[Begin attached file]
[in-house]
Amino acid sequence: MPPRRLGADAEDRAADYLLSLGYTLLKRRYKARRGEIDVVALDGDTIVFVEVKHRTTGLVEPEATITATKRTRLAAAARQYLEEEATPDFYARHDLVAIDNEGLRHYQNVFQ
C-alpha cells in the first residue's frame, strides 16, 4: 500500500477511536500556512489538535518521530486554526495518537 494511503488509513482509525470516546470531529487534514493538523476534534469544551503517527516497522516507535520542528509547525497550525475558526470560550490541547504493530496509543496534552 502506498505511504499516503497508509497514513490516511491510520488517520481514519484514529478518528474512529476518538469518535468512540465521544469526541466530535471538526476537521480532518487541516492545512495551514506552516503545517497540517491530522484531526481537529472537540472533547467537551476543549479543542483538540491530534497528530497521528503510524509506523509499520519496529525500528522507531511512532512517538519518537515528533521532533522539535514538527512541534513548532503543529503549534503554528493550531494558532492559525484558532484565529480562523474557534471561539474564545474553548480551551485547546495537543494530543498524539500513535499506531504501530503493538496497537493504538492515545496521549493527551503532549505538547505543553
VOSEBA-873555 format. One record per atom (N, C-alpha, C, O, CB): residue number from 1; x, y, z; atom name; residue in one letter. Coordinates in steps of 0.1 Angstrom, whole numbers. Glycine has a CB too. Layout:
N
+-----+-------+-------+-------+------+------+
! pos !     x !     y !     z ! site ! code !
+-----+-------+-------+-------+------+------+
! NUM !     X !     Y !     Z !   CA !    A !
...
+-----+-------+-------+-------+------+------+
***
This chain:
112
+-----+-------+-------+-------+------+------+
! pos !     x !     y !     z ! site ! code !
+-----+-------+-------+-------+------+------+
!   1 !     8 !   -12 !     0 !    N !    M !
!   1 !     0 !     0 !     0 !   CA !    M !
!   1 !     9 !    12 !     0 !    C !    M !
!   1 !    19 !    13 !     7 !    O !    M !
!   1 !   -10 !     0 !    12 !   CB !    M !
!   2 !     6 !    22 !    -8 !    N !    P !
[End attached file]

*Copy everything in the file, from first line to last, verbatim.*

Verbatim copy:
[in-house]
Amino acid sequence: MPPRRLGADAEDRAADYLLSLGYTLLKRRYKARRGEIDVVALDGDTIVFVEVKHRTTGLVEPEATITATKRTRLAAAARQYLEEEATPDFYARHDLVAIDNEGLRHYQNVFQ
C-alpha cells in the first residue's frame, strides 16, 4: 500500500477511536500556512489538535518521530486554526495518537 494511503488509513482509525470516546470531529487534514493538523476534534469544551503517527516497522516507535520542528509547525497550525475558526470560550490541547504493530496509543496534552 502506498505511504499516503497508509497514513490516511491510520488517520481514519484514529478518528474512529476518538469518535468512540465521544469526541466530535471538526476537521480532518487541516492545512495551514506552516503545517497540517491530522484531526481537529472537540472533547467537551476543549479543542483538540491530534497528530497521528503510524509506523509499520519496529525500528522507531511512532512517538519518537515528533521532533522539535514538527512541534513548532503543529503549534503554528493550531494558532492559525484558532484565529480562523474557534471561539474564545474553548480551551485547546495537543494530543498524539500513535499506531504501530503493538496497537493504538492515545496521549493527551503532549505538547505543553
VOSEBA-873555 format. One record per atom (N, C-alpha, C, O, CB): residue number from 1; x, y, z; atom name; residue in one letter. Coordinates in steps of 0.1 Angstrom, whole numbers. Glycine has a CB too. Layout:
N
+-----+-------+-------+-------+------+------+
! pos !     x !     y !     z ! site ! code !
+-----+-------+-------+-------+------+------+
! NUM !     X !     Y !     Z !   CA !    A !
...
+-----+-------+-------+-------+------+------+
***
This chain:
112
+-----+-------+-------+-------+------+------+
! pos !     x !     y !     z ! site ! code !
+-----+-------+-------+-------+------+------+
!   1 !     8 !   -12 !     0 !    N !    M !
!   1 !     0 !     0 !     0 !   CA !    M !
!   1 !     9 !    12 !     0 !    C !    M !
!   1 !    19 !    13 !     7 !    O !    M !
!   1 !   -10 !     0 !    12 !   CB !    M !
!   2 !     6 !    22 !    -8 !    N !    P !